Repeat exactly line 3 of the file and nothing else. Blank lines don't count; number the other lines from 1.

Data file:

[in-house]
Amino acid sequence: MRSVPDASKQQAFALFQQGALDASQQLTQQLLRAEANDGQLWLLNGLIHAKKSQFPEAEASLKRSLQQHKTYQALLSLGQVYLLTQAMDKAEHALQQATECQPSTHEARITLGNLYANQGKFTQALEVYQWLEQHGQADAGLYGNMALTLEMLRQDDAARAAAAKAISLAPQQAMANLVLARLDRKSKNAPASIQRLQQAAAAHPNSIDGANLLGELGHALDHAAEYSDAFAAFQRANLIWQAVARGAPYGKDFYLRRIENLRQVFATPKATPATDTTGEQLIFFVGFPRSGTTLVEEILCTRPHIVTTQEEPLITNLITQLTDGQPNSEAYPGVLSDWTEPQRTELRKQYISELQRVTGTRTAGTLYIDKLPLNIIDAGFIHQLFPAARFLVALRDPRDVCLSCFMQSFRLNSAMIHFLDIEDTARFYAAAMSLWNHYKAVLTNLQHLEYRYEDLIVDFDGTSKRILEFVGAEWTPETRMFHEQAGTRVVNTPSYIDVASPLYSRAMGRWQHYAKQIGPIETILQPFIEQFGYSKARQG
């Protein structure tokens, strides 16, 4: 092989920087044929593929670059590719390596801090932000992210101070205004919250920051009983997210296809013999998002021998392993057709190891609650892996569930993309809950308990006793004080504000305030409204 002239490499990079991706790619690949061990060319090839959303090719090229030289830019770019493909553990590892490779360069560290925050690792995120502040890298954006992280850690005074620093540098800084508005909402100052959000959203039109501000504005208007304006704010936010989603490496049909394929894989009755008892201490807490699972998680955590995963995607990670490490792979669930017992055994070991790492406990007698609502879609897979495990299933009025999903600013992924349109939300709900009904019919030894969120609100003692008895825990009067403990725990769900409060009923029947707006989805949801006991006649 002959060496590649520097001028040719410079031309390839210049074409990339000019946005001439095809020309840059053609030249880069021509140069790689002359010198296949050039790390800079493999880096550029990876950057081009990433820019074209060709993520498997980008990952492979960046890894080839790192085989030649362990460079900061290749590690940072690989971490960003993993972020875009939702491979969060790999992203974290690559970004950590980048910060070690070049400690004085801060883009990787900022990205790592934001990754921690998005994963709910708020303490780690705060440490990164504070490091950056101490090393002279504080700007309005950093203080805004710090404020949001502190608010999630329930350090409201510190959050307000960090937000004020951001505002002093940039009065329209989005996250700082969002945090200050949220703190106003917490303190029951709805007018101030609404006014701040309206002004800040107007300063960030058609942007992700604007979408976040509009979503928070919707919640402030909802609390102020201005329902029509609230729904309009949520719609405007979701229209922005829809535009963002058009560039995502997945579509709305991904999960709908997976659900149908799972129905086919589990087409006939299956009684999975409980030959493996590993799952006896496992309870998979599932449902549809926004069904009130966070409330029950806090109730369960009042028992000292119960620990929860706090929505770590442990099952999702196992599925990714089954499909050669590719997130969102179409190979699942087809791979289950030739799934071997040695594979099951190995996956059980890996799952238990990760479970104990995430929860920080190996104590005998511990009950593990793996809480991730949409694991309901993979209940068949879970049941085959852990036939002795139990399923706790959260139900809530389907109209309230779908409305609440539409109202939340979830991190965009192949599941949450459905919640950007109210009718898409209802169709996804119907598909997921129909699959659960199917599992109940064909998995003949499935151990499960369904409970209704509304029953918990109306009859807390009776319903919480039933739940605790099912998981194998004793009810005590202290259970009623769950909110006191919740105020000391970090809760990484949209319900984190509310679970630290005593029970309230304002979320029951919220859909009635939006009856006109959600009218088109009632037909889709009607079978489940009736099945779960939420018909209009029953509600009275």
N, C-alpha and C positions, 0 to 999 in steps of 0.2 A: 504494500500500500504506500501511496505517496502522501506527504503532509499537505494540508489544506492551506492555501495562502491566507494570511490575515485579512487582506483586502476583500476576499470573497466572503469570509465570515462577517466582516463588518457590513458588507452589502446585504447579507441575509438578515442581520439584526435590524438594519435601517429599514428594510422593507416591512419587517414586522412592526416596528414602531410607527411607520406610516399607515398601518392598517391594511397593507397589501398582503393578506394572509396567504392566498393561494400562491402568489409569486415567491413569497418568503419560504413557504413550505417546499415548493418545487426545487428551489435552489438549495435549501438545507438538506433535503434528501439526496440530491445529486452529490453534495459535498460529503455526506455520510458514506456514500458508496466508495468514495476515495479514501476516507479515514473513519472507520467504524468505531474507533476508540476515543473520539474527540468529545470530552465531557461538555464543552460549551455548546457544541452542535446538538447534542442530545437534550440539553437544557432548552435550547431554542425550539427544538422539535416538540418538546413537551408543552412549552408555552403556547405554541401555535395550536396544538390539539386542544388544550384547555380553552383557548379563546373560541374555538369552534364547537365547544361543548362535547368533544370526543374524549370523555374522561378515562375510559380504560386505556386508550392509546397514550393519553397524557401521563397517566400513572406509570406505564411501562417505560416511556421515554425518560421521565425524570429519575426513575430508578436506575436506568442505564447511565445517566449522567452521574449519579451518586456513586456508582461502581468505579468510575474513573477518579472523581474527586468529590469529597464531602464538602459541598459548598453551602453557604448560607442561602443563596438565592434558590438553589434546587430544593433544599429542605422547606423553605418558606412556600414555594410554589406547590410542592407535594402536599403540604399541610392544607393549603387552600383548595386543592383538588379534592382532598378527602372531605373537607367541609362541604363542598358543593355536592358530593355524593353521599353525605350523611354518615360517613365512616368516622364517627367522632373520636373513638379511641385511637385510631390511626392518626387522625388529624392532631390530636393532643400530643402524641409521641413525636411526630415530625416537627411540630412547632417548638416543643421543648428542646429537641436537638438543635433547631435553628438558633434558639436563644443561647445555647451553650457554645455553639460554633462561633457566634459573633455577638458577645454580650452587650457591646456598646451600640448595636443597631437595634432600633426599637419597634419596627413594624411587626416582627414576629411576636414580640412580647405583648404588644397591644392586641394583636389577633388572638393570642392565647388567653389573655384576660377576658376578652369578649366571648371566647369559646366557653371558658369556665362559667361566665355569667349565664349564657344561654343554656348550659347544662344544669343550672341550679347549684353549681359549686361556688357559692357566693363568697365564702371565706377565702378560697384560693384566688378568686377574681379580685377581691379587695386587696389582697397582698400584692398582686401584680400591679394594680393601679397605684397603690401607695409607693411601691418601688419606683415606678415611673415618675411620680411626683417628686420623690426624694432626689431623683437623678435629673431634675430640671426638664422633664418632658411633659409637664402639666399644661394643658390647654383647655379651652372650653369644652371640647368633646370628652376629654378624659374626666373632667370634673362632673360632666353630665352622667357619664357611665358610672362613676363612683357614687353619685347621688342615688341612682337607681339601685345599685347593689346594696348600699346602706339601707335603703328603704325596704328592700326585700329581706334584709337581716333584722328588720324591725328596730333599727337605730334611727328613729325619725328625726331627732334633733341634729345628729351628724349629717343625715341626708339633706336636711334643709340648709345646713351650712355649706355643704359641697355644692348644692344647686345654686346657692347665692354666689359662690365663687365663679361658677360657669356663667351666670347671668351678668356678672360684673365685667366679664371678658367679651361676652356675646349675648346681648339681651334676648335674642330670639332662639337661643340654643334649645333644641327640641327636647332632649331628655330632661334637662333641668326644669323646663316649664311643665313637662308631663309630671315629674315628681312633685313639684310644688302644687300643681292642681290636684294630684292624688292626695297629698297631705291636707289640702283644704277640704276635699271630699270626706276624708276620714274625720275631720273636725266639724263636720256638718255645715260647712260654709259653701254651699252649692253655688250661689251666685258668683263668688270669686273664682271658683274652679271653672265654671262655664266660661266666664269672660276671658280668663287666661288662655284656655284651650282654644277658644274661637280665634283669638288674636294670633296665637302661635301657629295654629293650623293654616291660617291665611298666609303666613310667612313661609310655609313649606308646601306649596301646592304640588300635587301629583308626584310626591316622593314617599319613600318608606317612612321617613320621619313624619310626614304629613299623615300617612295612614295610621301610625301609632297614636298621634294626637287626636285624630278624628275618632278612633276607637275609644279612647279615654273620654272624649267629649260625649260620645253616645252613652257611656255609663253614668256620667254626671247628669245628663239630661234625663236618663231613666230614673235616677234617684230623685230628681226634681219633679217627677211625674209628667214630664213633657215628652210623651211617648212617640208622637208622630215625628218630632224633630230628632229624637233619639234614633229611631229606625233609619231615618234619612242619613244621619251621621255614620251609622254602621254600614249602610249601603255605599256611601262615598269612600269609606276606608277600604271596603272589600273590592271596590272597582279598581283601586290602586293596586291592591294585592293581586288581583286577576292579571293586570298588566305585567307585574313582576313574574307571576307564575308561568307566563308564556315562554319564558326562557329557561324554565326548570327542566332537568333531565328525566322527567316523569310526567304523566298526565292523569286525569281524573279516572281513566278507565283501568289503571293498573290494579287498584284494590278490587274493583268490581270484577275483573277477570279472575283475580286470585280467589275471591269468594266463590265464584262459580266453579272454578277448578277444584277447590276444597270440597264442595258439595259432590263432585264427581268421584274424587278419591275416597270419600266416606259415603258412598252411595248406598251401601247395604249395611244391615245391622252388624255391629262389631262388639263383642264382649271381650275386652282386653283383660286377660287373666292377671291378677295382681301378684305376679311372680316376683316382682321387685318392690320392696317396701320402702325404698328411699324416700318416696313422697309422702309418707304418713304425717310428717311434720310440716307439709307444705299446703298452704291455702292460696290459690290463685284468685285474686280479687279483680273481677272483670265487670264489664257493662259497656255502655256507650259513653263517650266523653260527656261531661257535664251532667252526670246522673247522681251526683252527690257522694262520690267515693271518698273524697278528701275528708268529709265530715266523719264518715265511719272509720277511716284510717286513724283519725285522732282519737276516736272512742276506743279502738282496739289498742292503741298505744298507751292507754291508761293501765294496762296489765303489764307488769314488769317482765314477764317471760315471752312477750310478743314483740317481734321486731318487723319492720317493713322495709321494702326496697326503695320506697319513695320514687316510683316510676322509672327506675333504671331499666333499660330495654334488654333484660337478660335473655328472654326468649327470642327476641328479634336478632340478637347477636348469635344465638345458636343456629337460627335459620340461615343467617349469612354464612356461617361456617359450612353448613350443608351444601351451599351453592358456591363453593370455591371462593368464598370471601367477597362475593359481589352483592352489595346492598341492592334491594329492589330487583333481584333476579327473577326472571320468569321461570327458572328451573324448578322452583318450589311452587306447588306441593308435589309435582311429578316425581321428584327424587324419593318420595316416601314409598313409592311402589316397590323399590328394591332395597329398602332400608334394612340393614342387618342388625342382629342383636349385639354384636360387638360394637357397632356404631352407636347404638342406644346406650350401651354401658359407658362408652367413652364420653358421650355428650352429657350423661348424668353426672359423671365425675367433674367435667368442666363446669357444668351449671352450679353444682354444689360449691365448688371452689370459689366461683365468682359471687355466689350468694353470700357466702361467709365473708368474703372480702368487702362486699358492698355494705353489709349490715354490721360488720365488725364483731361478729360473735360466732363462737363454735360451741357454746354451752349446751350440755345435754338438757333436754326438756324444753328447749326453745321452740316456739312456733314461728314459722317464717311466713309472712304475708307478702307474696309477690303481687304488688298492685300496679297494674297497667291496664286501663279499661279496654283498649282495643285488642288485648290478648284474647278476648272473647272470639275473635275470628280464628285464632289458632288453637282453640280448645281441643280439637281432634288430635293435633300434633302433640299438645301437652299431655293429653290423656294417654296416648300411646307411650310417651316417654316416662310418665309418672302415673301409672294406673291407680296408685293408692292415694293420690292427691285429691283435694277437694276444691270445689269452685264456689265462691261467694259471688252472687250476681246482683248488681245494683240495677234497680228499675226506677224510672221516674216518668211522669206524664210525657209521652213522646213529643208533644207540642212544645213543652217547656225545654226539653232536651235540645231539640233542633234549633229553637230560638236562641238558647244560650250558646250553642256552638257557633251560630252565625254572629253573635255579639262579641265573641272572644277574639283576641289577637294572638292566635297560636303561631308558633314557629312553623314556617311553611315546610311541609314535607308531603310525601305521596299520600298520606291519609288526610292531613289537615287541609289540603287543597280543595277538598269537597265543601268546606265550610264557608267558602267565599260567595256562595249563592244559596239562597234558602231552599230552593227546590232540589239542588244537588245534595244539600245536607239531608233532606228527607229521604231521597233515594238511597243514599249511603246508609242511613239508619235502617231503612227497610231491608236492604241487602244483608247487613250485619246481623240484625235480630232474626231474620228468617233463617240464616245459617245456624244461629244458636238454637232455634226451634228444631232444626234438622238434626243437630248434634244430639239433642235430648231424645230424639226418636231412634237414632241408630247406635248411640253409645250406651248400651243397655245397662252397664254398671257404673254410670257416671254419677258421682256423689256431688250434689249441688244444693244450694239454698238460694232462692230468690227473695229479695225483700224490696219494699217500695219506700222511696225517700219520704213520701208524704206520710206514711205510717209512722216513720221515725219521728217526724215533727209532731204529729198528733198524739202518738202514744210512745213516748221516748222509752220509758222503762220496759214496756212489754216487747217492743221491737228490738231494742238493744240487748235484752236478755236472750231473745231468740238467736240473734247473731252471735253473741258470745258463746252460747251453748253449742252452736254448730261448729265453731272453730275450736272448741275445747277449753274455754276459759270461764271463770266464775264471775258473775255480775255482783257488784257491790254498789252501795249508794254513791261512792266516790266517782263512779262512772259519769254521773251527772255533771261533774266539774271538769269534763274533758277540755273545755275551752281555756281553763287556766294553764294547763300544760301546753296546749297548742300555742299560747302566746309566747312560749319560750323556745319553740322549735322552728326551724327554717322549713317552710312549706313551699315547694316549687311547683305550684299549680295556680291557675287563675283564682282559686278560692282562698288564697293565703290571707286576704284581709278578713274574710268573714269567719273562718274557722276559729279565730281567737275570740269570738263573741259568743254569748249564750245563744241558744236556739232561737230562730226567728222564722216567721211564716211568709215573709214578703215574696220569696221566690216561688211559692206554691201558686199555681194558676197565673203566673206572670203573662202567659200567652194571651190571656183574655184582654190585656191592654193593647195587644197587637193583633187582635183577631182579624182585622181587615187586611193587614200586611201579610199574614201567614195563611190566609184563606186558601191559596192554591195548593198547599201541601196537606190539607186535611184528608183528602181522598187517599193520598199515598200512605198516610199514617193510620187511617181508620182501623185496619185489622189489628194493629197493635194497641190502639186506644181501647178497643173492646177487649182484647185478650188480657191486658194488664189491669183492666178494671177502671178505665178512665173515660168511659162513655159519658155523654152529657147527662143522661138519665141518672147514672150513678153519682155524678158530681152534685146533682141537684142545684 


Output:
């Protein structure tokens, strides 16, 4: 092989920087044929593929670059590719390596801090932000992210101070205004919250920051009983997210296809013999998002021998392993057709190891609650892996569930993309809950308990006793004080504000305030409204 002239490499990079991706790619690949061990060319090839959303090719090229030289830019770019493909553990590892490779360069560290925050690792995120502040890298954006992280850690005074620093540098800084508005909402100052959000959203039109501000504005208007304006704010936010989603490496049909394929894989009755008892201490807490699972998680955590995963995607990670490490792979669930017992055994070991790492406990007698609502879609897979495990299933009025999903600013992924349109939300709900009904019919030894969120609100003692008895825990009067403990725990769900409060009923029947707006989805949801006991006649 002959060496590649520097001028040719410079031309390839210049074409990339000019946005001439095809020309840059053609030249880069021509140069790689002359010198296949050039790390800079493999880096550029990876950057081009990433820019074209060709993520498997980008990952492979960046890894080839790192085989030649362990460079900061290749590690940072690989971490960003993993972020875009939702491979969060790999992203974290690559970004950590980048910060070690070049400690004085801060883009990787900022990205790592934001990754921690998005994963709910708020303490780690705060440490990164504070490091950056101490090393002279504080700007309005950093203080805004710090404020949001502190608010999630329930350090409201510190959050307000960090937000004020951001505002002093940039009065329209989005996250700082969002945090200050949220703190106003917490303190029951709805007018101030609404006014701040309206002004800040107007300063960030058609942007992700604007979408976040509009979503928070919707919640402030909802609390102020201005329902029509609230729904309009949520719609405007979701229209922005829809535009963002058009560039995502997945579509709305991904999960709908997976659900149908799972129905086919589990087409006939299956009684999975409980030959493996590993799952006896496992309870998979599932449902549809926004069904009130966070409330029950806090109730369960009042028992000292119960620990929860706090929505770590442990099952999702196992599925990714089954499909050669590719997130969102179409190979699942087809791979289950030739799934071997040695594979099951190995996956059980890996799952238990990760479970104990995430929860920080190996104590005998511990009950593990793996809480991730949409694991309901993979209940068949879970049941085959852990036939002795139990399923706790959260139900809530389907109209309230779908409305609440539409109202939340979830991190965009192949599941949450459905919640950007109210009718898409209802169709996804119907598909997921129909699959659960199917599992109940064909998995003949499935151990499960369904409970209704509304029953918990109306009859807390009776319903919480039933739940605790099912998981194998004793009810005590202290259970009623769950909110006191919740105020000391970090809760990484949209319900984190509310679970630290005593029970309230304002979320029951919220859909009635939006009856006109959600009218088109009632037909889709009607079978489940009736099945779960939420018909209009029953509600009275």